A trauma of their own

By W.J. Butcher

That most precious of gifts is the newborn baby who gazes helplessly into your eyes, relying on constant care and attention. The bond built between the human life that cannot survive on its own and the life force that is parenthood grows ever stronger until it is time to release a life’s investment into the world, aspiring to heights never achieved by the previous generation. 

Our worries begin with the meaning of a cry, then the countless illnesses, skinned knees, endless questions, and the sharing of values and cautions that will hopefully enable our little one to avoid the pitfalls and dangers that lie ahead. Our lifetime of knowledge makes us fully aware that life can end prematurely with rare illnesses, drug overdoses, lethal assault, suicide or, in a particular loss our community endured, two teenage boys in a high-speed single-car accident. No matter what the cause, we all agree no parent should ever have to bury their child, let alone both of their children. The years of protective efforts seem to have vanished into a mist of emptiness that once represented hope and aspirations of good boys growing into happy old men. All that is left is the laughter and smiles of days gone by, remembering only the good times because those are the memories that now need to last a lifetime for those who remain.

I had an occasion to speak to one of the young firefighters who was first to arrive on the scene of the horrific traffic accident that claimed the lives of these young men. His first observation was the total destruction of the vehicle, as it had struck several fixed objects, ripping sheet metal into a twisted ball, unrecognizable as an automobile. Rushing up to the wreckage, he looked inside and commented openly, “These are just kids.” One was deceased at the scene and the other had to be cut from the wreckage before being airlifted to the Atlanta Medical Center, where he later passed away.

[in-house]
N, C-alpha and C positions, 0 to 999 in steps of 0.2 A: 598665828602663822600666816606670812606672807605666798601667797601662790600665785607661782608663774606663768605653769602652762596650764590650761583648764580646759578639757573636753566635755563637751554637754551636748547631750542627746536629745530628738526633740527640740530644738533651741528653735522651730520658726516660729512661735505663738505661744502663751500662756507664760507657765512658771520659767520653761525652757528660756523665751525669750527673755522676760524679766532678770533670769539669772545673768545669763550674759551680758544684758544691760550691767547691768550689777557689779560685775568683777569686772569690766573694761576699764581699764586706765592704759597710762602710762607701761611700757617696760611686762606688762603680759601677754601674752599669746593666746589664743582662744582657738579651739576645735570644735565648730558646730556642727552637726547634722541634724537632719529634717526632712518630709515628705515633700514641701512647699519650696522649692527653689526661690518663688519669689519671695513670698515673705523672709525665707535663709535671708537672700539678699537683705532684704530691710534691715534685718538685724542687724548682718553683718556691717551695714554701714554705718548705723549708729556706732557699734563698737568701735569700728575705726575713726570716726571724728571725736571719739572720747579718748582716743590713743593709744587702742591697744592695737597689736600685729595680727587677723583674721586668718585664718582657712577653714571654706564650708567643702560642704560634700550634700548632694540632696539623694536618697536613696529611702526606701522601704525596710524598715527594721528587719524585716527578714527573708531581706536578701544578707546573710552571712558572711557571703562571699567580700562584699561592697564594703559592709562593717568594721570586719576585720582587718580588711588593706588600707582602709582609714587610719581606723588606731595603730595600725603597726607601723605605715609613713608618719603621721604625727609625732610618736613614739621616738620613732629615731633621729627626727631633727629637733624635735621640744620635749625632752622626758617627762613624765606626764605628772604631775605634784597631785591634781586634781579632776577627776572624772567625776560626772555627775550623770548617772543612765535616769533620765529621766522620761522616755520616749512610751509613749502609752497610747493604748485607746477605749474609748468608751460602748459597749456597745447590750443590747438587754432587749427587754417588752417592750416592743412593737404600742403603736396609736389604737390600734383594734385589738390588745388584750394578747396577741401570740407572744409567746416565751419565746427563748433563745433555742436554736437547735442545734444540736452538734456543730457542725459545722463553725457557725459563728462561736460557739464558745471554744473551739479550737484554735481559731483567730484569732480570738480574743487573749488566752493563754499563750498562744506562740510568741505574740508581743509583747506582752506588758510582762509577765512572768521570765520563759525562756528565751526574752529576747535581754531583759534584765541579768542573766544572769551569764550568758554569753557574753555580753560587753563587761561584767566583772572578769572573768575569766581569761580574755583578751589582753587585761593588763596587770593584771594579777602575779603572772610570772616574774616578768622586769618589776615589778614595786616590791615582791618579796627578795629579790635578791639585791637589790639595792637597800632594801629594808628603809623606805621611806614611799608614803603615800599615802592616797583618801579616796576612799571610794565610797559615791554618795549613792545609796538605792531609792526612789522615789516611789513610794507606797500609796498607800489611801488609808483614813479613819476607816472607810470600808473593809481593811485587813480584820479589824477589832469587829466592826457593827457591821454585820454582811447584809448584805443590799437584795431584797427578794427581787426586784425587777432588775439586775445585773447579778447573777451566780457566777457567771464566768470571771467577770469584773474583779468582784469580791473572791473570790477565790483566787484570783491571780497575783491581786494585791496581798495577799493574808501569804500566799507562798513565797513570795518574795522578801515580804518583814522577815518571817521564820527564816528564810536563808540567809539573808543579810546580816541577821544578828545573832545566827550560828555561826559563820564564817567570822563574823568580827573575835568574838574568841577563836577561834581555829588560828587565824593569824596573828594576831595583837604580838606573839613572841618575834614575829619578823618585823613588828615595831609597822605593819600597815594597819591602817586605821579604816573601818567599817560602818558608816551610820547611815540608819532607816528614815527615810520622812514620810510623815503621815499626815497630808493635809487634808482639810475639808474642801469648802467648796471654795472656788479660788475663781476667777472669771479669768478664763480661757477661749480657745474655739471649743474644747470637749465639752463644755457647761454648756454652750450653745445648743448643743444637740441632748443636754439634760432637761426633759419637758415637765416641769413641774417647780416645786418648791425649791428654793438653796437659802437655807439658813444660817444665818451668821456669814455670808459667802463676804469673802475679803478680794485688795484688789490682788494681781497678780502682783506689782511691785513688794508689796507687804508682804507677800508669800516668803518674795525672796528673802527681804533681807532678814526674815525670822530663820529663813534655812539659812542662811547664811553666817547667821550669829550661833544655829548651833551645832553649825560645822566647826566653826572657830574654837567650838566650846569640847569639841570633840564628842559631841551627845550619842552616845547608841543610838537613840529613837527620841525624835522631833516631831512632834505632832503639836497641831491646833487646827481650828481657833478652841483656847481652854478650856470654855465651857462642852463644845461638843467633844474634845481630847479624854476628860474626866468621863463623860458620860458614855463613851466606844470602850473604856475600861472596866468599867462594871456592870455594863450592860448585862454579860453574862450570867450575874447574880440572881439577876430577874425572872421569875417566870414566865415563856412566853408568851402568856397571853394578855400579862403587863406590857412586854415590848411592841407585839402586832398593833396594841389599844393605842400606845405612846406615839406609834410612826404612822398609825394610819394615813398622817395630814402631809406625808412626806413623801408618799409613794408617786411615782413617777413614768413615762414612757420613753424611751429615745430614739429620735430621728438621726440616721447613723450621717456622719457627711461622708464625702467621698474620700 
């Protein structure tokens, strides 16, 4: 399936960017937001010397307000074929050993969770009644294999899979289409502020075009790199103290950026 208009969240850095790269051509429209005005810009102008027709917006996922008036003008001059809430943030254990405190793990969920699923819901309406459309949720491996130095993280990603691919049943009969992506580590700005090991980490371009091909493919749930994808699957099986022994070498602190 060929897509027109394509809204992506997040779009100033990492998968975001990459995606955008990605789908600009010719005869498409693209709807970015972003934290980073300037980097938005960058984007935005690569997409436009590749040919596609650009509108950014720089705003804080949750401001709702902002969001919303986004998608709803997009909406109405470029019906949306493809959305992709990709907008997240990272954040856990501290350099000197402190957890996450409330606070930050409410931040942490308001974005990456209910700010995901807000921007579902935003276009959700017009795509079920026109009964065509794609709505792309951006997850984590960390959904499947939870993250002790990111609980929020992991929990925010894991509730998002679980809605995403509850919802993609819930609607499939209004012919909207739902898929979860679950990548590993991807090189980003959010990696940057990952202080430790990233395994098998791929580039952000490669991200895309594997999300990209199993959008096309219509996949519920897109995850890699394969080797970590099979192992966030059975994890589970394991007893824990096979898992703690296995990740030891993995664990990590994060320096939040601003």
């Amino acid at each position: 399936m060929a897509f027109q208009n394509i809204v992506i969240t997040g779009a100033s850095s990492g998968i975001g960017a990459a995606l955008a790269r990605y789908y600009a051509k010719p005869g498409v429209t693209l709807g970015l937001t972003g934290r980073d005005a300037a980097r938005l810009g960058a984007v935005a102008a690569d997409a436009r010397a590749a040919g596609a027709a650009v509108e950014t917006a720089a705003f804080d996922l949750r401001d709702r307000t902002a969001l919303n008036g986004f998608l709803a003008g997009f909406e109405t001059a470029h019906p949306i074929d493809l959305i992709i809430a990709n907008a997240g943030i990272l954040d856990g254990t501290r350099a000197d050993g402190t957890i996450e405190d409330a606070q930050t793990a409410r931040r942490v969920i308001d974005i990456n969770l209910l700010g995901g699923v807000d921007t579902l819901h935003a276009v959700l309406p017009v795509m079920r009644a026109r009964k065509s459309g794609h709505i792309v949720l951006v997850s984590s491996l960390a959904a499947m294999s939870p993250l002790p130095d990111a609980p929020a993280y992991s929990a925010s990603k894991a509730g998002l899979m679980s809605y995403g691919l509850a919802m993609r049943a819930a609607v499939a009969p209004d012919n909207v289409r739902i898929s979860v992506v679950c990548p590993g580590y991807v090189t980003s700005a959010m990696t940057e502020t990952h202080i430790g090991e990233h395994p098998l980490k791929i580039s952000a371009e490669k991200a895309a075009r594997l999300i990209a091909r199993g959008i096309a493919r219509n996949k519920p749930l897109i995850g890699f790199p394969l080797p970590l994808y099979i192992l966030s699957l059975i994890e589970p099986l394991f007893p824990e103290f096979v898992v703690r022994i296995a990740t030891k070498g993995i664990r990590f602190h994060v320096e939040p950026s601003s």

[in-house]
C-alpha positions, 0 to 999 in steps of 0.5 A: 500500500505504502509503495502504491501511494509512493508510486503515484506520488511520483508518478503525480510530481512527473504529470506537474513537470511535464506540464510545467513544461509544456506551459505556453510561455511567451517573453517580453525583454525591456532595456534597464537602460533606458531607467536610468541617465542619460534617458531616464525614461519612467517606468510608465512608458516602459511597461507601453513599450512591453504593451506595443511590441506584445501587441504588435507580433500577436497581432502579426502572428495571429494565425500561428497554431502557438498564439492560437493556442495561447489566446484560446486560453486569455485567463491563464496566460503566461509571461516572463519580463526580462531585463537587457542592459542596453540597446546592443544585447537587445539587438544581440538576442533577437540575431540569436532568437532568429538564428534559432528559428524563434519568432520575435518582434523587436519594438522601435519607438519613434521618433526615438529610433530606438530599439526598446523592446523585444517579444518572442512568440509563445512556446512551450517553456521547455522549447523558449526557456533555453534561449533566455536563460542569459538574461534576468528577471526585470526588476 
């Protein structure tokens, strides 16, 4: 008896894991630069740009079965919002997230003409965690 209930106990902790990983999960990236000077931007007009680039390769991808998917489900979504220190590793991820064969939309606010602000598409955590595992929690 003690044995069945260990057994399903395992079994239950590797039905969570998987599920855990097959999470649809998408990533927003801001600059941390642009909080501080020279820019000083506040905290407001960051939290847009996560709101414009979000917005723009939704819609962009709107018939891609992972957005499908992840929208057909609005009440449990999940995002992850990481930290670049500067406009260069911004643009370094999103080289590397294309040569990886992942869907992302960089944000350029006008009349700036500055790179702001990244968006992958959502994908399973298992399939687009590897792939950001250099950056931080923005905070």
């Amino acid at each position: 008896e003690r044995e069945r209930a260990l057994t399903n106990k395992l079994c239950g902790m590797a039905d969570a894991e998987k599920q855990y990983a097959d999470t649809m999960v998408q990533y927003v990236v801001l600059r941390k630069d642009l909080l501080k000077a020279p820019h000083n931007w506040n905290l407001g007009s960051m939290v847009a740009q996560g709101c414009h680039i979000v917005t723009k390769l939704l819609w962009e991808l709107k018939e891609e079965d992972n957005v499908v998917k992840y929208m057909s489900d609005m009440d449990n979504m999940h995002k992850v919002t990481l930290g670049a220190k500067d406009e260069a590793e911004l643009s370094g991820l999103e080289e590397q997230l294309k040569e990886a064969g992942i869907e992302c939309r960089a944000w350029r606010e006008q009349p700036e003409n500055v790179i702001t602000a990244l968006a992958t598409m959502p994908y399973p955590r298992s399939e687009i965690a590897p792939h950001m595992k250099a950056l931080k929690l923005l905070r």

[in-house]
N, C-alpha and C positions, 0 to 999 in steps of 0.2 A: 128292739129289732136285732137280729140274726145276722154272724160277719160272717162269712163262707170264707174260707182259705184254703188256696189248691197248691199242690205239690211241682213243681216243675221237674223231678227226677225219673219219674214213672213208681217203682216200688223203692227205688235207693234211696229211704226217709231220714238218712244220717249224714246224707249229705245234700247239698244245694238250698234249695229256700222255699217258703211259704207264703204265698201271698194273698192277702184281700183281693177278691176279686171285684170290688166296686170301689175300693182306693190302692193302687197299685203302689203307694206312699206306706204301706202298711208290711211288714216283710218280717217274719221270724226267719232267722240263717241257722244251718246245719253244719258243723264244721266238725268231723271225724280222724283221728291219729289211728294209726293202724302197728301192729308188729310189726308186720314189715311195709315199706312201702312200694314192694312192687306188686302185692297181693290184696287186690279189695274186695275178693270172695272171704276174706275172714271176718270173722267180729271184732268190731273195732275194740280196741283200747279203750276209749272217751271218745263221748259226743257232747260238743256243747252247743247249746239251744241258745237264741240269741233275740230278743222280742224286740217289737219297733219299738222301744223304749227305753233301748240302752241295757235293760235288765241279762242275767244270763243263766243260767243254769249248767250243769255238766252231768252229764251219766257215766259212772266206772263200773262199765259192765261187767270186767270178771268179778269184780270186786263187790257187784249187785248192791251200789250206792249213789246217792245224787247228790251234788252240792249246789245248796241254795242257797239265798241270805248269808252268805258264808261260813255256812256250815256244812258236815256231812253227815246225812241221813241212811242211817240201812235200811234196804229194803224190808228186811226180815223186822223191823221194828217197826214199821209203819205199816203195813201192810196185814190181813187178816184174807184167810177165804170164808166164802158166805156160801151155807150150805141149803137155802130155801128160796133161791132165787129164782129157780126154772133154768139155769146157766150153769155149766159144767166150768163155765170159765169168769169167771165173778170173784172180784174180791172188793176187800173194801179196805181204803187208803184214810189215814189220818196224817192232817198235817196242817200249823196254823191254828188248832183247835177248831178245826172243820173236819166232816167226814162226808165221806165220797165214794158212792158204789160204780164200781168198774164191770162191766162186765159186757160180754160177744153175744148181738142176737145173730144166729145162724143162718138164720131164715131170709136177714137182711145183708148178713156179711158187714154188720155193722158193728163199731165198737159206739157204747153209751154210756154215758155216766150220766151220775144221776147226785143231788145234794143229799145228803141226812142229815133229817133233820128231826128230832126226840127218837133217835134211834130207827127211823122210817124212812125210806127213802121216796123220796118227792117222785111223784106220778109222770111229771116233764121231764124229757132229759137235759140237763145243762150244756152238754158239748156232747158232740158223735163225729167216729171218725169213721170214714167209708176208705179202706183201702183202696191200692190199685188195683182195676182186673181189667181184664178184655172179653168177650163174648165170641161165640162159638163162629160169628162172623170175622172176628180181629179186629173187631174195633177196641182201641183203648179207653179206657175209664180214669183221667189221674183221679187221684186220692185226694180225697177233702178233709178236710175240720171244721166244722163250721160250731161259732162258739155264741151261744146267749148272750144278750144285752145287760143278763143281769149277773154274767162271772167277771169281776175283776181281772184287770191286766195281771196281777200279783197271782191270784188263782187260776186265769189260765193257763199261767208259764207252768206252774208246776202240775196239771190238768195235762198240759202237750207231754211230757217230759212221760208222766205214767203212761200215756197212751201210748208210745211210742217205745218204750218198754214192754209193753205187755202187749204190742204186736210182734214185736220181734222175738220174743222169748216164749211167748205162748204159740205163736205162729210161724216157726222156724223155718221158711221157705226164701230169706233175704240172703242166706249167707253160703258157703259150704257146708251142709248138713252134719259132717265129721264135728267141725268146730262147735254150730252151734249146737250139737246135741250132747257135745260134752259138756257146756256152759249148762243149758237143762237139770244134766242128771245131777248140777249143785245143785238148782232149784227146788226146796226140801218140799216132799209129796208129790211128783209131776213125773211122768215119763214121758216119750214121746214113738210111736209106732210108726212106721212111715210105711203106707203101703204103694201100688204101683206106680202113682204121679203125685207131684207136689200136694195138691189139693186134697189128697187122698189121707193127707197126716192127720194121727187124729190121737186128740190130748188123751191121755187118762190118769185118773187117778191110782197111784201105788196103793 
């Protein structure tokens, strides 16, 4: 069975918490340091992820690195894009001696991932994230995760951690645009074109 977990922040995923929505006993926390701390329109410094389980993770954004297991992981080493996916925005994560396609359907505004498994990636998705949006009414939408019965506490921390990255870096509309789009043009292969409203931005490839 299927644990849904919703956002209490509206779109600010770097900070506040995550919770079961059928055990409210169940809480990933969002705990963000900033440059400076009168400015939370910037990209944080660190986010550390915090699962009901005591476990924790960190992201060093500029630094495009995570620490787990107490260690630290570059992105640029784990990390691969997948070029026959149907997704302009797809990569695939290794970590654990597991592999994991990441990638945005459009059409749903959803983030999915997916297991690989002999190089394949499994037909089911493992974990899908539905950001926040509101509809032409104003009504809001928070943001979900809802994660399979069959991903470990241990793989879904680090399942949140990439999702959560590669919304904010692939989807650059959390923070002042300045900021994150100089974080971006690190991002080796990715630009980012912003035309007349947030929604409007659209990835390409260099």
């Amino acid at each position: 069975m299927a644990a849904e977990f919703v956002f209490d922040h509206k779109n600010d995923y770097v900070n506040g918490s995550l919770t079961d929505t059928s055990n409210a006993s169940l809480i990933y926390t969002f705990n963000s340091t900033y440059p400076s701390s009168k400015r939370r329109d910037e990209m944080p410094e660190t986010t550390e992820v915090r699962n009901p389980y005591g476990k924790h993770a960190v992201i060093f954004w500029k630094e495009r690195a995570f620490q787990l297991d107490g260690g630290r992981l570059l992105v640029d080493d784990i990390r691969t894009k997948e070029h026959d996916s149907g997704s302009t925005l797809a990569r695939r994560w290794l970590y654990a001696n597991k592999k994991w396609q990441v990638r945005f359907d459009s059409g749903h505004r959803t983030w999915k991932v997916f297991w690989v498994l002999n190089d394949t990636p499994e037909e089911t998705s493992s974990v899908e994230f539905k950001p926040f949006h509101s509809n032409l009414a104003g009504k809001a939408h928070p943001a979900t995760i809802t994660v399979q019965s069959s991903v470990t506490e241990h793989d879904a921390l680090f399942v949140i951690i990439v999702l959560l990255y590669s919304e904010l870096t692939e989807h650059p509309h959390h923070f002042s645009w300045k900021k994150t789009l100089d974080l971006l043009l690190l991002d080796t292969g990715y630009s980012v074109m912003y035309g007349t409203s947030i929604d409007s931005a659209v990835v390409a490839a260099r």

What is commonly understood in incidents involving the unexpected loss of life is the devastation felt by family members of the victim. What is never considered is the impact suffered by first responders who have to deal with the initial and subsequent trauma and grief they witness, yet have to ignore their own normal human emotions about what their ears hear and eyes see in order to do their jobs and save the day. 

Can you imagine the twisted, traumatized bodies still alive and screaming for help, the smell of gunpowder in the air as you lose your footing on the blood that surrounds multiple shooting victims, finding three sadistically tortured little girls under the age of 3, or holding a police officer in your arms as he passes from this world due from a gunshot to the chest? And your wife asks at the end of your shift, “And how was your day, honey?” In the words of Bob Seger, “I wish I didn’t know now what I didn’t know then.”

All this for a starting salary of $35,000 a year. I thank God for my friend Norma Haynes and her diligent volunteers who strive constantly to support our first responders in their often thankless job.

When you pray for the families like those of the two young men who were ushered into the arms of the Lord, say another prayer for those courageous first responders who have to somehow push the sights and sounds of the helpless down into a place that one day will no doubt bubble to the surface in a trauma of their own.

W.J. Butcher is a retired 26-year veteran of the Atlanta Police Department. Send comments, kudos and criticism to theprecinctpress@gmail.com

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